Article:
You can’t have missed the OGL drama but here are some Gizmodo articles about Hasbro, and also Paizo’s response which involves rallying the rest of the industry around ORC. This is all meat for the YT content creators but the one that interested me was the Legal Eagle take (from 8:15 approx):
Well, that takes us to the fundamental flaw of this whole controversy… you can’t copyright the rules to a game
This is most interesting because for more than a decade the mantra that “you can’t copyright mechanics” has been used by the indie crowd, especially fans of Apocalypse World / PbtA. But previously where this was just generally something some dude says on the internet and therefore unqualified opinion, the Legal Eagle take provides the actual legal precedent, at least under US law. The two points cited are:
- Baker vs. Selden, 1880
- The Copyright Act of 1976, which states (according to Legal Eagle)
in no case does copyright protection for an original work of authorship extend to any idea, procedure, process, system, method of operation, concept, principle, or discovery, regardless of the form in which it is described, explained, illustrated, or embodied in such work.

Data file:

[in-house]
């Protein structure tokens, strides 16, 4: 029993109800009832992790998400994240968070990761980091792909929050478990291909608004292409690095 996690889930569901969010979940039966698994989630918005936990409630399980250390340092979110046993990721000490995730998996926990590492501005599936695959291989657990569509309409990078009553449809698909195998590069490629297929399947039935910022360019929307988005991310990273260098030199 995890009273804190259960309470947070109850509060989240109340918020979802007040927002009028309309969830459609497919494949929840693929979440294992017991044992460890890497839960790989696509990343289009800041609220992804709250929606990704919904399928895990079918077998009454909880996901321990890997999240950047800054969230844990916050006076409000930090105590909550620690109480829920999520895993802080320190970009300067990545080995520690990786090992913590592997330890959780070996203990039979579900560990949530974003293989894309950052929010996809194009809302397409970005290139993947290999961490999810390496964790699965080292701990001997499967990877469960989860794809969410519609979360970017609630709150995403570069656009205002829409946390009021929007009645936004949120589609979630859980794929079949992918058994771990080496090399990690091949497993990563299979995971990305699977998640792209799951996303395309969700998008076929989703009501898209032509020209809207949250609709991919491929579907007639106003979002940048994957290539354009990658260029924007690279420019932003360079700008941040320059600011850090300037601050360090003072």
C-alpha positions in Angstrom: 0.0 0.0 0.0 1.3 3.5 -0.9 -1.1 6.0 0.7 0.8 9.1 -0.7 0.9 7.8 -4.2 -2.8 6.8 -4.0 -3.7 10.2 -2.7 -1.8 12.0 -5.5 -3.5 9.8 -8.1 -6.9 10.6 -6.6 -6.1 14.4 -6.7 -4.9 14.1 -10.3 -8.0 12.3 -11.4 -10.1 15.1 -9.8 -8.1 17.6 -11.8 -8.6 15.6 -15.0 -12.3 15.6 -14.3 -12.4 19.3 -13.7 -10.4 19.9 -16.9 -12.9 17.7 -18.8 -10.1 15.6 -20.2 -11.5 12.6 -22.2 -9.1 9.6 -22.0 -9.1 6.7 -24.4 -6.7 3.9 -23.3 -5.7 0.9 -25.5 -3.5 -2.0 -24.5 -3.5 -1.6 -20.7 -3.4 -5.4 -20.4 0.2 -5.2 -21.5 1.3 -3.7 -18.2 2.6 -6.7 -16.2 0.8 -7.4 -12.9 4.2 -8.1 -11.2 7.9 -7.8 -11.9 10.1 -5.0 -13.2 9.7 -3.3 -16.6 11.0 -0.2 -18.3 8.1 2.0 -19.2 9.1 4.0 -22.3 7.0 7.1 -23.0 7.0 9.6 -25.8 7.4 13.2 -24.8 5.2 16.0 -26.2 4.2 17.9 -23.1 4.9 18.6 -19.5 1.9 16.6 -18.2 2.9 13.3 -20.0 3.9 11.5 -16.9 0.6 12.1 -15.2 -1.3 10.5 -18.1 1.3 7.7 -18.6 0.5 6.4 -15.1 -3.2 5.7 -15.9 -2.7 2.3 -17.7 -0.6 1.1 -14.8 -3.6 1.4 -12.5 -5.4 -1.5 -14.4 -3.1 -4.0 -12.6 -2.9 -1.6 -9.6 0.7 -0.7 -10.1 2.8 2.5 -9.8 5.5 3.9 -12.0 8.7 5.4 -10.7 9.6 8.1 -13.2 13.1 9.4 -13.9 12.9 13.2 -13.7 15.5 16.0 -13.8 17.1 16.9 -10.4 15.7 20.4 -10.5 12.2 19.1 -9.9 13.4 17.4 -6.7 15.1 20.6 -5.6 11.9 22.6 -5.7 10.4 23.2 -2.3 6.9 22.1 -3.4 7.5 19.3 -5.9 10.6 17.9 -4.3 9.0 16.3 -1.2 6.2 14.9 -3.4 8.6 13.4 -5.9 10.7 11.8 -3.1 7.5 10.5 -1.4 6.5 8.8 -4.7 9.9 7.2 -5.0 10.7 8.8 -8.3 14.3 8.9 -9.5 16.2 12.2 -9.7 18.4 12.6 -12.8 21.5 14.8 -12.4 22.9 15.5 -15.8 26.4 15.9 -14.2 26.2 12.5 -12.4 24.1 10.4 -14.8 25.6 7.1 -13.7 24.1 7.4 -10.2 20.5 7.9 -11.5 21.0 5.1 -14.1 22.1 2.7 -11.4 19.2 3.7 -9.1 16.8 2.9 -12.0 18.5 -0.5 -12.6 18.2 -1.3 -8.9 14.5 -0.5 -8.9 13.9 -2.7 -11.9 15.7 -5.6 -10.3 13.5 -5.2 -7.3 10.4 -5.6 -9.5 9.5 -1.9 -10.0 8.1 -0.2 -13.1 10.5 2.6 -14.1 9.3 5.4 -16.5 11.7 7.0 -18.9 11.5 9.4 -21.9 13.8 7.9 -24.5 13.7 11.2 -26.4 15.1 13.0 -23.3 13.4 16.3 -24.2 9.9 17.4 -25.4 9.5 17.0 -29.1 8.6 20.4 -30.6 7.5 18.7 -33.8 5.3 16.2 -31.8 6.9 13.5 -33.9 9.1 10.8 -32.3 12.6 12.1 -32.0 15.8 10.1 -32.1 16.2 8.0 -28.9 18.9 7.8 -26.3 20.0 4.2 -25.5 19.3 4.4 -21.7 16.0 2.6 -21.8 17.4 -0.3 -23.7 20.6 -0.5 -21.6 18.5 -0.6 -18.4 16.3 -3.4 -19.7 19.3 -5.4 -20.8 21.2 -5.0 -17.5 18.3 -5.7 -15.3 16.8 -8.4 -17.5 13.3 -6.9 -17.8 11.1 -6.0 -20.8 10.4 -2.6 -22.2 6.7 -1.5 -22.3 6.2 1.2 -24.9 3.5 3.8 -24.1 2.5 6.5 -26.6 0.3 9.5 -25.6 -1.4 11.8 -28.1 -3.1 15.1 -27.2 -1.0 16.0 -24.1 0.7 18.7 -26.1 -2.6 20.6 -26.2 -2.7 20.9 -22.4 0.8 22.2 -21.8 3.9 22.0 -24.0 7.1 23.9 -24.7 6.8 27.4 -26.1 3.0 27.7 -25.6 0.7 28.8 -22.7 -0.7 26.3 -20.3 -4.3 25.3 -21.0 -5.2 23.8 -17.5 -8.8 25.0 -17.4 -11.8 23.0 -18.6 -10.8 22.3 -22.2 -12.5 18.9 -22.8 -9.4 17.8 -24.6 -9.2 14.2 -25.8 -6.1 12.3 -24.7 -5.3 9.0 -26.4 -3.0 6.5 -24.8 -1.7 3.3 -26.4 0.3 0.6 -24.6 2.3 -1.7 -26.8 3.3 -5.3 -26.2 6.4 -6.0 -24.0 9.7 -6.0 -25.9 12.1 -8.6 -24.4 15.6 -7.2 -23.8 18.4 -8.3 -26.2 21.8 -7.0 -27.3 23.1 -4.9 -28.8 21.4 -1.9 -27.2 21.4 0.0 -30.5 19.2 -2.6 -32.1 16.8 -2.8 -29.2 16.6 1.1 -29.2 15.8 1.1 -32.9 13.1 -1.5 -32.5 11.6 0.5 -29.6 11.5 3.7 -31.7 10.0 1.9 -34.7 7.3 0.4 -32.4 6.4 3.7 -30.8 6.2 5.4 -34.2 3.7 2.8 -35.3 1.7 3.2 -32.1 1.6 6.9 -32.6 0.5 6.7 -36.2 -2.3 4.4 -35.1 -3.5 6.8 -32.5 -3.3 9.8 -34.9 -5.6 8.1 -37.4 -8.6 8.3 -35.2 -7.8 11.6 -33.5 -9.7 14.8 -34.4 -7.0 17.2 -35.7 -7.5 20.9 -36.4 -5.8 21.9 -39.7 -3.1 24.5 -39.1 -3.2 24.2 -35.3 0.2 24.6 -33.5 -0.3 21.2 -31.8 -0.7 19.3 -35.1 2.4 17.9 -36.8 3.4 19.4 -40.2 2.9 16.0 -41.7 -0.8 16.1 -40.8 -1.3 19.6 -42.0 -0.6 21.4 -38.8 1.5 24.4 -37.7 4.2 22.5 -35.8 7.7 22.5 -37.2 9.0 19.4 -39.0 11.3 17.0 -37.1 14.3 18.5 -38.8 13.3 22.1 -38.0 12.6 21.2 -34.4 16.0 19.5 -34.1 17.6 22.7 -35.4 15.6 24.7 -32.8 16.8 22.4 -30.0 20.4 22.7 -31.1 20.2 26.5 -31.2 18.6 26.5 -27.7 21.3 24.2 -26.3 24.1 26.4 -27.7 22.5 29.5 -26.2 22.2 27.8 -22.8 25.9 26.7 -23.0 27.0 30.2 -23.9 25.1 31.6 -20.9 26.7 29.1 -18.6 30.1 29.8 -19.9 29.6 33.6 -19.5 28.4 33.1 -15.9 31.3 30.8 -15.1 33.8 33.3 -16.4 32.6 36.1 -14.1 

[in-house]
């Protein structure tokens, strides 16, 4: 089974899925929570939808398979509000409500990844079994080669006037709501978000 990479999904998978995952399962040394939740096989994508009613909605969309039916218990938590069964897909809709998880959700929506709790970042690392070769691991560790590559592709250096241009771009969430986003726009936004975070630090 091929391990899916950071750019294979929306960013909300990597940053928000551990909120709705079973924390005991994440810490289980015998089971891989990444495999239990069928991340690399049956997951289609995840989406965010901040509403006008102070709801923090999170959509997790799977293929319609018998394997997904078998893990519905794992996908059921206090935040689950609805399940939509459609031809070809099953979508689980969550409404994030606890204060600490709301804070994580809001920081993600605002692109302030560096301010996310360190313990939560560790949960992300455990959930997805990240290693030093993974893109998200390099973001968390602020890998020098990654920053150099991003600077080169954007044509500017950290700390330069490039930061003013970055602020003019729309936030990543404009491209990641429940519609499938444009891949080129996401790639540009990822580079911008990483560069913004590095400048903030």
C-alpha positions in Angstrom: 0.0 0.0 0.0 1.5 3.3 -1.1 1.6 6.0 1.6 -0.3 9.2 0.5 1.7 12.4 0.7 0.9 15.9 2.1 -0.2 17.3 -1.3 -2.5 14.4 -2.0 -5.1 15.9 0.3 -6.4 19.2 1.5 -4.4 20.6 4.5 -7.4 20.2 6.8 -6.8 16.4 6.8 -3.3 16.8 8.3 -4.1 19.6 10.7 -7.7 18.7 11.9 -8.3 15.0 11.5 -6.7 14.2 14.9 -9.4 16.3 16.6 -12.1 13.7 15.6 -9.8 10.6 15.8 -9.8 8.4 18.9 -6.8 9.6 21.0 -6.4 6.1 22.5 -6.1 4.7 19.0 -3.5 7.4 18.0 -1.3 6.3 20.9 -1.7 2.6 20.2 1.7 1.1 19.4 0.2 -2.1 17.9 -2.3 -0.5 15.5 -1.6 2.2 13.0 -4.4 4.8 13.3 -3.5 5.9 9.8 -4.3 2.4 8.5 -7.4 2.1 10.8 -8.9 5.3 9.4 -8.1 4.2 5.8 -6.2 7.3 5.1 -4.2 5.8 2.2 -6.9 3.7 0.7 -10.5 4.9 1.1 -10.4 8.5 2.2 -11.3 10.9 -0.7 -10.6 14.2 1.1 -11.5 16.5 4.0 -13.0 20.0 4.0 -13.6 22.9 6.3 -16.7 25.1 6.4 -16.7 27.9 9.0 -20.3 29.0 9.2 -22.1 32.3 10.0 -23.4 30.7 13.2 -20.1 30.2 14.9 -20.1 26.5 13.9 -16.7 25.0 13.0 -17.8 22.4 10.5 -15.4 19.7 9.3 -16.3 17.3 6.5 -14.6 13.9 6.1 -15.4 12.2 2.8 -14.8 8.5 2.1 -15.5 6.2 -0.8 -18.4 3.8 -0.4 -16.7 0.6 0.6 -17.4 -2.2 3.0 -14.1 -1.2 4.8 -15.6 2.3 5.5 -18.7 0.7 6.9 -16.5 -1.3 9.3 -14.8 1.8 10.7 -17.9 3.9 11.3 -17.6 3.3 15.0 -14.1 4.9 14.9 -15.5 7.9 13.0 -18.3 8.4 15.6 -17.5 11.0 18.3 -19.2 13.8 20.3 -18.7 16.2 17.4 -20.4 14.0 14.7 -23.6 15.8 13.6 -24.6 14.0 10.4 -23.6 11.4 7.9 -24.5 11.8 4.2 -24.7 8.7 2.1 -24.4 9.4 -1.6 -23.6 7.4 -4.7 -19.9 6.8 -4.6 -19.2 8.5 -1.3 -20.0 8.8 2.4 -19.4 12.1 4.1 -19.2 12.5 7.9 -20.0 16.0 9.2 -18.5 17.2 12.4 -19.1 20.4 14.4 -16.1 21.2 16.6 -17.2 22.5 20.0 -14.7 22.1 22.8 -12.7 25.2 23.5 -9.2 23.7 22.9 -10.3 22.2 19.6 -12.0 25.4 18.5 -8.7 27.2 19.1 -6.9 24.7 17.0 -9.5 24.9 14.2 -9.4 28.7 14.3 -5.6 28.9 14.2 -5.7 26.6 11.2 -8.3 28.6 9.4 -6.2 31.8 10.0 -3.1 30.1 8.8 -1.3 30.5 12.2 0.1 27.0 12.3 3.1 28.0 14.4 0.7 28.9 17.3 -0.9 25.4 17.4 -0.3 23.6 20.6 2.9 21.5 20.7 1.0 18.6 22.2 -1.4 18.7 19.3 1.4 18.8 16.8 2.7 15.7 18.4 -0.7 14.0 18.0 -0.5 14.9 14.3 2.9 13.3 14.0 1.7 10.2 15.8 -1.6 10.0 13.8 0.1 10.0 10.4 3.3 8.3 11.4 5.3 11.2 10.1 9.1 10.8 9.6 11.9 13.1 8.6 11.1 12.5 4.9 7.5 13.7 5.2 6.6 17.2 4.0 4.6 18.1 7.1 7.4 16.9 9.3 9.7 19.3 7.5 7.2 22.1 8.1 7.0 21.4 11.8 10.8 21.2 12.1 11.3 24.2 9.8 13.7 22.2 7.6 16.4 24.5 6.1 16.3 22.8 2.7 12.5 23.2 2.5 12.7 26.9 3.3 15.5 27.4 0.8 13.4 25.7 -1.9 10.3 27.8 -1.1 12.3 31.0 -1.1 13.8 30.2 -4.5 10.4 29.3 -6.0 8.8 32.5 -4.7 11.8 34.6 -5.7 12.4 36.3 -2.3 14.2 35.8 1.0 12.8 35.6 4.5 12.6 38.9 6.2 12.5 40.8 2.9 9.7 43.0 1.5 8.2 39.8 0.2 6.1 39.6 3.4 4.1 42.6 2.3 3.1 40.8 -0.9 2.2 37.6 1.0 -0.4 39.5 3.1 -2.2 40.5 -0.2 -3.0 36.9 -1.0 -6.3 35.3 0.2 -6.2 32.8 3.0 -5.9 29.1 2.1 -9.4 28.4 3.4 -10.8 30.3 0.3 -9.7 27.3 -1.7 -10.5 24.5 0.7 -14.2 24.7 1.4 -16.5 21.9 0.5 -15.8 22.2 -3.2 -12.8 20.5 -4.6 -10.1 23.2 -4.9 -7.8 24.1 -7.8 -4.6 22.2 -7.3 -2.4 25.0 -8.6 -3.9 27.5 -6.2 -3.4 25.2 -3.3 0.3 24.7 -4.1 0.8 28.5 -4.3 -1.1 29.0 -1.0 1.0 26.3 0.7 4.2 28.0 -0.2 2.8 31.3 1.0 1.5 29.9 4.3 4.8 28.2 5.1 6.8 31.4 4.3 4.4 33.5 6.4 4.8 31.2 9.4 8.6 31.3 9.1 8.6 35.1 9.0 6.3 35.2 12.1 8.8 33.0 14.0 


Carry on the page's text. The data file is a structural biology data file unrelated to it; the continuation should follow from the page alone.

So there we are. I’m a scientist, not a lawyer, but all the same I get comfort from going back to first principles and primary sources, so this was useful for me at least.
The meat of the video is also worth noting though: Legal Eagle considers the original OGL and the new OGL 1.1, and argues that neither are strictly needed for 3rd parties to create original works that are compatible with the rules of 5E (and by extension, any game system I suppose). This is of course legal opinion and would be an argument if it got tested in court.
I’m a fan of this channel. Side note — that this isn’t what he usually covers, and normally he’d expect another YouTuber Richard Hoeg of HoegLaw to cover this and other aspects of the law as it applies to games. Sadly Richard apparently suffered a stroke at the end of last year (and there’s a GoFundMe for his recovery).